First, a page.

Meadowlands To Launch NJ Sports Betting On July 15, Cater To NY Neighbors

Meadowlands Racetrack has entered the fast lane to join legalized sports betting in New Jersey. And in the driver’s seat — and primed to benefit from slow legislation in New York — is track owner and CEO Jeff Gural.

With NJ sports betting in full swing in thfinane Garden State, Meadowlands has set a target date to get in on the action: July 15. And when the racetrack opens its doors to accept single-game wagering, the facility could enjoy a boom in business from its neighbors to the west.

Meadowlands NJ sports betting joins the party

Since the US Supreme Court struck down the Professional and Amateur Sports Protection Act in May, New Jersey casinos and racetracks have been champing at the bit to get in on sports betting.

Monmouth Park racetrack and Borgata in Atlantic City went live with single-game wagering earlier this month. Now, Meadowlands is ready to roll out its sports betting services.

Initially, when the East Rutherford racetrack inked its partnership with bookmaker Betfair US earlier this month, the target date was “by the start of the NFL” season, according to Betfair CEO Kip Levin. (Gural, however, had indicated before that he would like to have his sportsbook operating within a month of the deal.)

If it is a fast-tracked opening — and even if it’s not — it is no coincidence, and the Meadowlands sits in a no-lose situation.

Racetrack reaps rewards of NY stumbling

Opening the doors to a sportsbook will not only attract New Jersey bettors. Thanks to a missed opportunity last week, Meadowlands will surely be welcoming in customers from the Empire State.

The New York Senate and Assembly both pushed bills through their respective houses last week. Lawmakers, however, did not reach a consensus on either. As a result, state legislators missed their Wednesday deadline to adopt sports betting regulations. Barring a special session, New York will not revisit the issue until 2019.

And Gural could not contain his excitement for that legislative fumble.

“New York did me such a favor by not passing sports betting,” Gural told the Associated Press. “That leaves me the entirety of New York City, Long Island, Westchester County. There are 15 million people that live within 20 miles of the Meadowlands. They gave me a tremendous gift.”

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A leg up for Meadowlands

The financial future of Meadowlands had been murky, at best, for some time. For a number of years, subsidies from the New Jersey government allowed the racetrack — as well as others in the state — to stay afloat.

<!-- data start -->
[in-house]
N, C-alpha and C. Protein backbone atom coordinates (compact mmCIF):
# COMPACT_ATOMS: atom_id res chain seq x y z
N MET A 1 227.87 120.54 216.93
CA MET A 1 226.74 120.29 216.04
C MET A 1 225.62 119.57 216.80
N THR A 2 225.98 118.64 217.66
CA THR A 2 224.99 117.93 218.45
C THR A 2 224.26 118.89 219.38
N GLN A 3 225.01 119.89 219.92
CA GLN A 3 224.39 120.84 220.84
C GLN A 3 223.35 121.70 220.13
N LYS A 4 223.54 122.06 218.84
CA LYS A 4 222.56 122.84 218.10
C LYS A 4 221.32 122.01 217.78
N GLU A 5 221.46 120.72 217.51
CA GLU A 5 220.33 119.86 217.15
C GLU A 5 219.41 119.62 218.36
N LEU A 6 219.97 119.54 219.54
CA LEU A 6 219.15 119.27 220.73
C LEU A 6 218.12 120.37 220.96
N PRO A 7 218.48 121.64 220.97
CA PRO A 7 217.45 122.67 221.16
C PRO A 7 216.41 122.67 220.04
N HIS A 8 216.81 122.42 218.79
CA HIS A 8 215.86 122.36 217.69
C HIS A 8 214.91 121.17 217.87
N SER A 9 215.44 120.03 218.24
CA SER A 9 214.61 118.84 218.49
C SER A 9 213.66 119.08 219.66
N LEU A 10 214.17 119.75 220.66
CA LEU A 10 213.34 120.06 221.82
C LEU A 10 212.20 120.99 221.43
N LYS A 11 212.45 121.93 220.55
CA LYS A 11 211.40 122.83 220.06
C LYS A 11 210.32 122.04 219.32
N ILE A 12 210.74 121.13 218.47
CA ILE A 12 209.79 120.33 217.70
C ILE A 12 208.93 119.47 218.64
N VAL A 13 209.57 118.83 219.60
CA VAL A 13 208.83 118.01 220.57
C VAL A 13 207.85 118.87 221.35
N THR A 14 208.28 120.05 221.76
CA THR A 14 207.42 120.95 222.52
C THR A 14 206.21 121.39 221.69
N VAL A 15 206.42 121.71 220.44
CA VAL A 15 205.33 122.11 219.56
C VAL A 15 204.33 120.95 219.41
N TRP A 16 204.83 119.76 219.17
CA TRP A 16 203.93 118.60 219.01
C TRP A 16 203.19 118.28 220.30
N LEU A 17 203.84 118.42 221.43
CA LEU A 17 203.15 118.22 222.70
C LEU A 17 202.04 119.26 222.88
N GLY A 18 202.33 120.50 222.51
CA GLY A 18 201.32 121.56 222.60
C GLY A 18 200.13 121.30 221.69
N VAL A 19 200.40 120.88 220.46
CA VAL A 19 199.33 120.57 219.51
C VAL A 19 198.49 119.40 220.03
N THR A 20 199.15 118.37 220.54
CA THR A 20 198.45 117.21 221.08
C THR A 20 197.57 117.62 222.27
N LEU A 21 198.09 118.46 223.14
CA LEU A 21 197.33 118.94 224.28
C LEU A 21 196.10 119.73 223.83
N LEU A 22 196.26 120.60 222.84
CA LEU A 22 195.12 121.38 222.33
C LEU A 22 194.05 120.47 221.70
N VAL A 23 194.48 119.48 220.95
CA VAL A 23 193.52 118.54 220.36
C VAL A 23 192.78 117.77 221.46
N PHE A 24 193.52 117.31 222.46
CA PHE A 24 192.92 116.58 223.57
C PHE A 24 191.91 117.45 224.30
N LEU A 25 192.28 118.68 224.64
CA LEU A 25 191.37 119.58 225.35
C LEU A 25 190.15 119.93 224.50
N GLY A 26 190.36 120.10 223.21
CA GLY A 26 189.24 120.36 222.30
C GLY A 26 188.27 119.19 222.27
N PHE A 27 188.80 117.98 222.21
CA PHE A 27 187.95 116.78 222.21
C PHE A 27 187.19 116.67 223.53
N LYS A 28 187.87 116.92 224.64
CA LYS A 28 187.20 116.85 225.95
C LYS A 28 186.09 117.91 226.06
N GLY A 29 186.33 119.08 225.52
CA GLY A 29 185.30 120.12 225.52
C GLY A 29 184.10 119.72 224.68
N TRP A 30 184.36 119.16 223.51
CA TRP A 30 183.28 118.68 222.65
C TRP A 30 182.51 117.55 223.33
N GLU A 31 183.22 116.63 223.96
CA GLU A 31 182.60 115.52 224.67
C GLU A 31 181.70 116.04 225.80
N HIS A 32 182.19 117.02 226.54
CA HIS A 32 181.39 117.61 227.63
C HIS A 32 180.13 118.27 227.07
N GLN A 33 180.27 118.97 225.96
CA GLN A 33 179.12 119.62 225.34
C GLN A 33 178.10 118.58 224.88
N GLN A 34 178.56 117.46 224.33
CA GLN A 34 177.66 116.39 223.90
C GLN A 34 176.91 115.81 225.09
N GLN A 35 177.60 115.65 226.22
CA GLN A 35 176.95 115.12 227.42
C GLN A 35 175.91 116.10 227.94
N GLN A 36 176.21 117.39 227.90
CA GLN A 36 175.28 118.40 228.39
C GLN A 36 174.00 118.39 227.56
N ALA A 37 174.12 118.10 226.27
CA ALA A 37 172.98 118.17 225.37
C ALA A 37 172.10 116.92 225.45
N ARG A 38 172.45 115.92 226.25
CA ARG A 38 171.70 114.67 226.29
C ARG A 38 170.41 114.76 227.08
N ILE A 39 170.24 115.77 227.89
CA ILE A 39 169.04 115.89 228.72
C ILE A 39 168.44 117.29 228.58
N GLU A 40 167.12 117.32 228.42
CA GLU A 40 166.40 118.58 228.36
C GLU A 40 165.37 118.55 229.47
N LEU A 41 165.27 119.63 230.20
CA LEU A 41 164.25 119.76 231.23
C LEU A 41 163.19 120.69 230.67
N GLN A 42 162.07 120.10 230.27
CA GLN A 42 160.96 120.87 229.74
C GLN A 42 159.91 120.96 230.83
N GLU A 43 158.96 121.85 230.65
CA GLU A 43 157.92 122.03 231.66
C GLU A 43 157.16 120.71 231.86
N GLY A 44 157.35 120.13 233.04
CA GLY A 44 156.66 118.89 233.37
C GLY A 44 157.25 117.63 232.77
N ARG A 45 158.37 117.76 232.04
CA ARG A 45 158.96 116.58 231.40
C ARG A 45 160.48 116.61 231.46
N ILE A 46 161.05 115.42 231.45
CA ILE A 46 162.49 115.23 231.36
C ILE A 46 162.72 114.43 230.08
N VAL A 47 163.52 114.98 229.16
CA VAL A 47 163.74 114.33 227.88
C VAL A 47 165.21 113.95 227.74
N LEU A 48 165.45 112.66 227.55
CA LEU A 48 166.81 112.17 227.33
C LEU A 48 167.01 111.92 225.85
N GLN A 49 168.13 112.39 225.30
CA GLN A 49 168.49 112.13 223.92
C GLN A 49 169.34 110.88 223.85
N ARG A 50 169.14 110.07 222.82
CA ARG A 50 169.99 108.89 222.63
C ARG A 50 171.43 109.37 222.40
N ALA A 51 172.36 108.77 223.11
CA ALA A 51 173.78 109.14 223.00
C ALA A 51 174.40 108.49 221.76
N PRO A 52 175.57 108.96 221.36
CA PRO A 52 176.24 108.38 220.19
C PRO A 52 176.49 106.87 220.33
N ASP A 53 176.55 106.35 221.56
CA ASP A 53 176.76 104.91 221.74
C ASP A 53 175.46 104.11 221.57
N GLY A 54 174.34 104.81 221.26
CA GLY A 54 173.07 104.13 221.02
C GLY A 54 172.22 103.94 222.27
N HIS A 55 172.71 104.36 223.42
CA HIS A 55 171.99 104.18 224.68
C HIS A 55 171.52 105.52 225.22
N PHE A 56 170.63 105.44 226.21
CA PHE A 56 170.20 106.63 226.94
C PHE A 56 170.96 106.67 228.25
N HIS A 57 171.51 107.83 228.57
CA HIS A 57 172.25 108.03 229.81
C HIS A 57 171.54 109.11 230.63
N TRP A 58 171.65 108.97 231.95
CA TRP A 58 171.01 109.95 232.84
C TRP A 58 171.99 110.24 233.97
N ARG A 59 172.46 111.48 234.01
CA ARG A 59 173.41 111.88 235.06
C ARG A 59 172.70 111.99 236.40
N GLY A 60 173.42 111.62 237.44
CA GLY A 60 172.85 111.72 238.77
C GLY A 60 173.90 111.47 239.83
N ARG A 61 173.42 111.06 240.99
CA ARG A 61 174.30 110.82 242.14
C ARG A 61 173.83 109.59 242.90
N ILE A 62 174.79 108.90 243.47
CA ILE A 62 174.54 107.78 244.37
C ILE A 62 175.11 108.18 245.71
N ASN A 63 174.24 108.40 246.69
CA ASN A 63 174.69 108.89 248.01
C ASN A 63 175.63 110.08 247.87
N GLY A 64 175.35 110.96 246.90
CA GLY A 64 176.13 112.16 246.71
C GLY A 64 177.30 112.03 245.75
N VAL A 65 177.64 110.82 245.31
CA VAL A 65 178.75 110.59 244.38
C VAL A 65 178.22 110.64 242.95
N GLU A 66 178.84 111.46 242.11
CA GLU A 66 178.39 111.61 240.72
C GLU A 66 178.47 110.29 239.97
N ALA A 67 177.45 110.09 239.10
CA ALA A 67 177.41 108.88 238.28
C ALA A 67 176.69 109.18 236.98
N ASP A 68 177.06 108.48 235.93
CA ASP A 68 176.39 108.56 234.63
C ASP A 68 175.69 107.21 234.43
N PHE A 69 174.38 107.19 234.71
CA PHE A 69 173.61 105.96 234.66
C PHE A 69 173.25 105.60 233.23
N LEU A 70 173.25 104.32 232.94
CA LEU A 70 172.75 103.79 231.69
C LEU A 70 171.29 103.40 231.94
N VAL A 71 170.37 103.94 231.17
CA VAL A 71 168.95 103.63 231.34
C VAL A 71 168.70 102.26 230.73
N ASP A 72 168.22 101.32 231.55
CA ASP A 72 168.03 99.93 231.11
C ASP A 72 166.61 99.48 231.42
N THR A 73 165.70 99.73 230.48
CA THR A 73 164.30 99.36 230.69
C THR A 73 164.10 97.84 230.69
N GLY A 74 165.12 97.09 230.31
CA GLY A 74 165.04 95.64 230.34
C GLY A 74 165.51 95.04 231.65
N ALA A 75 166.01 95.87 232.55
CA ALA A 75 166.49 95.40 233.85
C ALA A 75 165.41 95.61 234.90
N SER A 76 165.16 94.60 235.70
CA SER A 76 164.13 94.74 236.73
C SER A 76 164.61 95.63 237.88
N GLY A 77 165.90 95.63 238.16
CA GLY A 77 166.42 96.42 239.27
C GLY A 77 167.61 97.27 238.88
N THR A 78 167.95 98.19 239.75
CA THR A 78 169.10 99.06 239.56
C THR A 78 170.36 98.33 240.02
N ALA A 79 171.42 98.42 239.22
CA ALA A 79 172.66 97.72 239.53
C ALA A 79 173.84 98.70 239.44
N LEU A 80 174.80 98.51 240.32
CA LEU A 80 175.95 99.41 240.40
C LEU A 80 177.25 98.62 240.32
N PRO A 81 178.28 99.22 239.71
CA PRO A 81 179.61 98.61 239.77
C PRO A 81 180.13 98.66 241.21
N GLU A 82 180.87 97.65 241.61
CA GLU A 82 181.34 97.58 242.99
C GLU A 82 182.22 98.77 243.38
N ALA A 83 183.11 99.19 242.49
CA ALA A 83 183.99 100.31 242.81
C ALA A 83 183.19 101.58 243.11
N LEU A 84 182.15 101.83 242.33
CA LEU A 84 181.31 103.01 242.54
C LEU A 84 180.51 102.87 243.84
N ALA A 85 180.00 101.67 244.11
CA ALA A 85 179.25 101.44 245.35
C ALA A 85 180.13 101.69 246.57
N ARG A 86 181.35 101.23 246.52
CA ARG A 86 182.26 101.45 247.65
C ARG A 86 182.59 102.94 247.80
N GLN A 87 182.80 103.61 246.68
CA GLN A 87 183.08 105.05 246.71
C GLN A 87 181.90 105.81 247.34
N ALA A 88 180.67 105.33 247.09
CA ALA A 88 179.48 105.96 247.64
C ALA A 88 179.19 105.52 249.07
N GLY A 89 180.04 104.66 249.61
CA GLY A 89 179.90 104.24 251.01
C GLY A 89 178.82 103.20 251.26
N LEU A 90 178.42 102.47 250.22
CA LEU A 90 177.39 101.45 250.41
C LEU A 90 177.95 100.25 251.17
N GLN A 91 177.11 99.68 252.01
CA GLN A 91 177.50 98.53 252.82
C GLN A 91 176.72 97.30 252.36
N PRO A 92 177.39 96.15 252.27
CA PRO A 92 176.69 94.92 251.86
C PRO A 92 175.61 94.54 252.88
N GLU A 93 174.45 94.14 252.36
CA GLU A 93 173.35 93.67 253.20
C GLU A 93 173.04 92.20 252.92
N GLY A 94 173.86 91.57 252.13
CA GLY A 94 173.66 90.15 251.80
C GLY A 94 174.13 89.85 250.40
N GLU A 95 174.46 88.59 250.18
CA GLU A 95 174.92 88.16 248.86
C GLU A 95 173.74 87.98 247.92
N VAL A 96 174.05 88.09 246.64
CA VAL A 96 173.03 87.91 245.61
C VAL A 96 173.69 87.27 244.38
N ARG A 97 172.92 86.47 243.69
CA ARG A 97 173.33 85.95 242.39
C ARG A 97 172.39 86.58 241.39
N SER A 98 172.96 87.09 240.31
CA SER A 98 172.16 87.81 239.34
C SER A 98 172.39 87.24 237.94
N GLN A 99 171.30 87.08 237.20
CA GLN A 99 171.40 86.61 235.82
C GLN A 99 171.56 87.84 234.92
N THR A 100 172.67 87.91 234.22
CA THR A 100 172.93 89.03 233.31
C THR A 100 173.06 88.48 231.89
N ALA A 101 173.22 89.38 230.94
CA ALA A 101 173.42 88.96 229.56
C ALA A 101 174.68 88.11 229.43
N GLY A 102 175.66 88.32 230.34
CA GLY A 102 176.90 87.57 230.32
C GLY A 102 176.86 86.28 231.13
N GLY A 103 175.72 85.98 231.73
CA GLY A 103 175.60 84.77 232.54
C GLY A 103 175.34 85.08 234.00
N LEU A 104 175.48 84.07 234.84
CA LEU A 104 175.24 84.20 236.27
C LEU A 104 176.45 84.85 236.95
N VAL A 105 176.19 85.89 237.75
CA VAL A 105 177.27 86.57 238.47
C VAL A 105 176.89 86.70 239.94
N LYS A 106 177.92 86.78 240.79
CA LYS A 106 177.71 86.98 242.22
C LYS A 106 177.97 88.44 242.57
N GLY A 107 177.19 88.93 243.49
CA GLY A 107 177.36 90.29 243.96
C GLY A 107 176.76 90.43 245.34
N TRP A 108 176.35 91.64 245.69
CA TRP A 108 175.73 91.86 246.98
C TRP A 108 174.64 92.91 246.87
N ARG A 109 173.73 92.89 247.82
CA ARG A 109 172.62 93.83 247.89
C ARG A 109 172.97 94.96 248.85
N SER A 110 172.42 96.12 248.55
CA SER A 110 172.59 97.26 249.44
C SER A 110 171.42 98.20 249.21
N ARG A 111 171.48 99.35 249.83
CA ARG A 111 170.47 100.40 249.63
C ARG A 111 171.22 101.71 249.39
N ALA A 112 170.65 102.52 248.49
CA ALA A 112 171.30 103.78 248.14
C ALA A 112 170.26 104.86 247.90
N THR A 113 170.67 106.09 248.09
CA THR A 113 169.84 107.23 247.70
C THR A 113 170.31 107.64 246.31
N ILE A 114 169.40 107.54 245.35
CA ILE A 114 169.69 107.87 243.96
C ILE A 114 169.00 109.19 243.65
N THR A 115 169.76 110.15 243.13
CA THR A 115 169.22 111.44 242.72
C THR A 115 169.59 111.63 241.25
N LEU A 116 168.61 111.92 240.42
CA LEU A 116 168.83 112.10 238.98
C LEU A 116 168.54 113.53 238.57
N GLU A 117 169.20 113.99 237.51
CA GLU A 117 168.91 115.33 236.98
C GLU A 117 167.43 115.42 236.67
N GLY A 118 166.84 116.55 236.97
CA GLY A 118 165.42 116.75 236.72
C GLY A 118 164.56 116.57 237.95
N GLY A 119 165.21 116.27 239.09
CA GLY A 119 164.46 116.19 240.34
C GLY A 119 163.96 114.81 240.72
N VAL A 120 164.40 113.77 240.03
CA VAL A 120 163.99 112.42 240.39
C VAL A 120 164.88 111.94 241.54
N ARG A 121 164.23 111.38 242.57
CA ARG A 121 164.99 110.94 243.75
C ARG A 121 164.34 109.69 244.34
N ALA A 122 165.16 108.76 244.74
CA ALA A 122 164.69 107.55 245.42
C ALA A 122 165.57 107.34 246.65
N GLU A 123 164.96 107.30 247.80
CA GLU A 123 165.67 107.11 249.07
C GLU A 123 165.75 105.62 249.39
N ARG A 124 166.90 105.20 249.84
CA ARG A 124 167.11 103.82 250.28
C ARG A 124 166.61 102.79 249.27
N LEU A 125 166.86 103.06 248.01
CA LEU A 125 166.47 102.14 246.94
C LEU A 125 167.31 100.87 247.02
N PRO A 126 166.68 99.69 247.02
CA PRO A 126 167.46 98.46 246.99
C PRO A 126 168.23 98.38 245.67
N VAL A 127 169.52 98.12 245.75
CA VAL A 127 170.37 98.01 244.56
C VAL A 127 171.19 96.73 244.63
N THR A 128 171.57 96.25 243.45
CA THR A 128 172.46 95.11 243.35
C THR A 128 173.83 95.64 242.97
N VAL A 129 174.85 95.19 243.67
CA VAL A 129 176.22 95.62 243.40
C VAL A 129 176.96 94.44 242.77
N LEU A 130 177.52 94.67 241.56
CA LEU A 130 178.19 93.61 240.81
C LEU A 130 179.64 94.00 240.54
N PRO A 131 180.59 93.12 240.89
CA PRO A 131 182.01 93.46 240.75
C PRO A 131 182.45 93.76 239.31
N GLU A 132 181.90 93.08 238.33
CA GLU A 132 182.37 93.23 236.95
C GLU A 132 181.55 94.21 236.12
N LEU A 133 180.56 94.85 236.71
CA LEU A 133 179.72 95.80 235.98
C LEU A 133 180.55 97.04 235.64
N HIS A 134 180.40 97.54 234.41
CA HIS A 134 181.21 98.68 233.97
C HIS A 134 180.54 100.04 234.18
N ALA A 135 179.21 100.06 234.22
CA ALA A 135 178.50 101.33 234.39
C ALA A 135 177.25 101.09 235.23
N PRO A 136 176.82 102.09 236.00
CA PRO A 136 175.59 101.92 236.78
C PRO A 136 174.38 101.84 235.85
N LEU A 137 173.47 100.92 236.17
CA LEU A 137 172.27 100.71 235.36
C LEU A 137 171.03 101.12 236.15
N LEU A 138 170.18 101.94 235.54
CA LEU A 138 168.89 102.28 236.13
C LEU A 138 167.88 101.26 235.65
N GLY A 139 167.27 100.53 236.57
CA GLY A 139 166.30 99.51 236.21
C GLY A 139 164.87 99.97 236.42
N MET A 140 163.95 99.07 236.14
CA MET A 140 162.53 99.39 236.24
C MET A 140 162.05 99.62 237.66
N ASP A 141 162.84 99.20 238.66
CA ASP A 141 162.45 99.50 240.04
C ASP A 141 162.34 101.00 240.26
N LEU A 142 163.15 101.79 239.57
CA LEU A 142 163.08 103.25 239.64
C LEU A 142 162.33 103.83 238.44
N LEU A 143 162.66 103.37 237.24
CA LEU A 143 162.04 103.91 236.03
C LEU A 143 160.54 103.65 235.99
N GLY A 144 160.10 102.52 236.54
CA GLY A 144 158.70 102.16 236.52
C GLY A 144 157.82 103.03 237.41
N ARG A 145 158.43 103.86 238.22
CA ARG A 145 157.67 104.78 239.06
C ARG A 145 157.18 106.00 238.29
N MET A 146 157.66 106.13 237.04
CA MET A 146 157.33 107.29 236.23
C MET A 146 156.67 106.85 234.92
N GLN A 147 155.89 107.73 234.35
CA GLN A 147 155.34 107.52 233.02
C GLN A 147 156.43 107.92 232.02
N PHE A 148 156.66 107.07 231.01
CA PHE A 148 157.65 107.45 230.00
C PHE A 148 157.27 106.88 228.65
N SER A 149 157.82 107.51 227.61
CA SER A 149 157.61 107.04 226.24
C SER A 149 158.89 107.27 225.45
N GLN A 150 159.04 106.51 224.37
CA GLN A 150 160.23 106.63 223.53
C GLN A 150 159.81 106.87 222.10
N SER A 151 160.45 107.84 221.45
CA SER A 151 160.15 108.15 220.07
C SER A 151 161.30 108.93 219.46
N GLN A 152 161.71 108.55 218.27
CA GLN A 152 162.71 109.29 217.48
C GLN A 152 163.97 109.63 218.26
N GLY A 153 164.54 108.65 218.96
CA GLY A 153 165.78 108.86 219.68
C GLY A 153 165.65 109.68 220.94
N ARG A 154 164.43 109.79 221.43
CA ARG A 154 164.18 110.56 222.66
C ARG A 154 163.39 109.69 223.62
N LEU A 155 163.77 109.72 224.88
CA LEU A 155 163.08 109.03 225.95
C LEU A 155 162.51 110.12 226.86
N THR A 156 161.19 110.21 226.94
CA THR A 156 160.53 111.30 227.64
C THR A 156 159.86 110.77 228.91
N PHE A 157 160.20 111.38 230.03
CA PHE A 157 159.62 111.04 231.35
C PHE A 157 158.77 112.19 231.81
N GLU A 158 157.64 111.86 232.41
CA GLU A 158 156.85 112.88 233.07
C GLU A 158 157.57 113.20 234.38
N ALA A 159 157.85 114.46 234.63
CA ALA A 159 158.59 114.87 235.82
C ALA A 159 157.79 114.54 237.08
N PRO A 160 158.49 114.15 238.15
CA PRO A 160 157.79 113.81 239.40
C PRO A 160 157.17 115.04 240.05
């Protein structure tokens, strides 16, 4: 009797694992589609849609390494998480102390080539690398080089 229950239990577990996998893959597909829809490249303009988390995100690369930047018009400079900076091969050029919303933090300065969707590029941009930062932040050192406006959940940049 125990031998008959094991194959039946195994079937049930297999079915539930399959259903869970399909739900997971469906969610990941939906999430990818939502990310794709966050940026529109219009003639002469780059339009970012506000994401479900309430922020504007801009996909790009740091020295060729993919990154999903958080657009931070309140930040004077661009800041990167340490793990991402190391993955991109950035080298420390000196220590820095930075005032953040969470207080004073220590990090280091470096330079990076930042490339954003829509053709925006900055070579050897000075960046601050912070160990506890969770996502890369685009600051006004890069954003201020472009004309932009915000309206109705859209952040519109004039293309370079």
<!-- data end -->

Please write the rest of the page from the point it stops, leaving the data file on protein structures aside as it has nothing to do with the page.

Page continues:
But when then-Gov. Chris Christie dissolved that program in 2011, Meadowlands was scrambling for alternative sources of revenue.

Even now, NJ sports betting is on a collision course with a potential stay in wagering. The Garden State government, pending an approved budget beforehand, will be shut down June 30.

State Sen. Chris Brown has urged Gov. Phil Murphy to keep casinos and racetracks open should there be such an event. Per New Jersey law, casinos and racetracks would be forced to close if a government shutdown lasts more than seven days, like what occurred 12 years ago.

“The 2006 shutdown of the casinos during the July 4th weekend was devastating,” Brown told the Press of Atlantic City. “It’s unbelievable to me that as our gaming industry is turning the corner and improving our local economy by putting families back to work, Trenton would force the casinos to shut their doors during the busiest time of the year.”

A signed executive order from Murphy designating casino and racetrack employees as “essential” would prevent those properties from shutting down. Christie did just that in 2010.

Should Murphy play eleventh-hour hero, the Meadowlands — seven years after struggling to keep its head above water — could be ready to rise from the ashes.

About the Author

Grant Lucas

Grant Lucas is a longtime sportswriter who has covered the high school, collegiate, and professional levels. A graduate of Linfield College in McMinnville, Grant has covered games and written features and columns surrounding prep sports, Linfield, and Oregon State athletics and the Portland Trail Blazers throughout his career.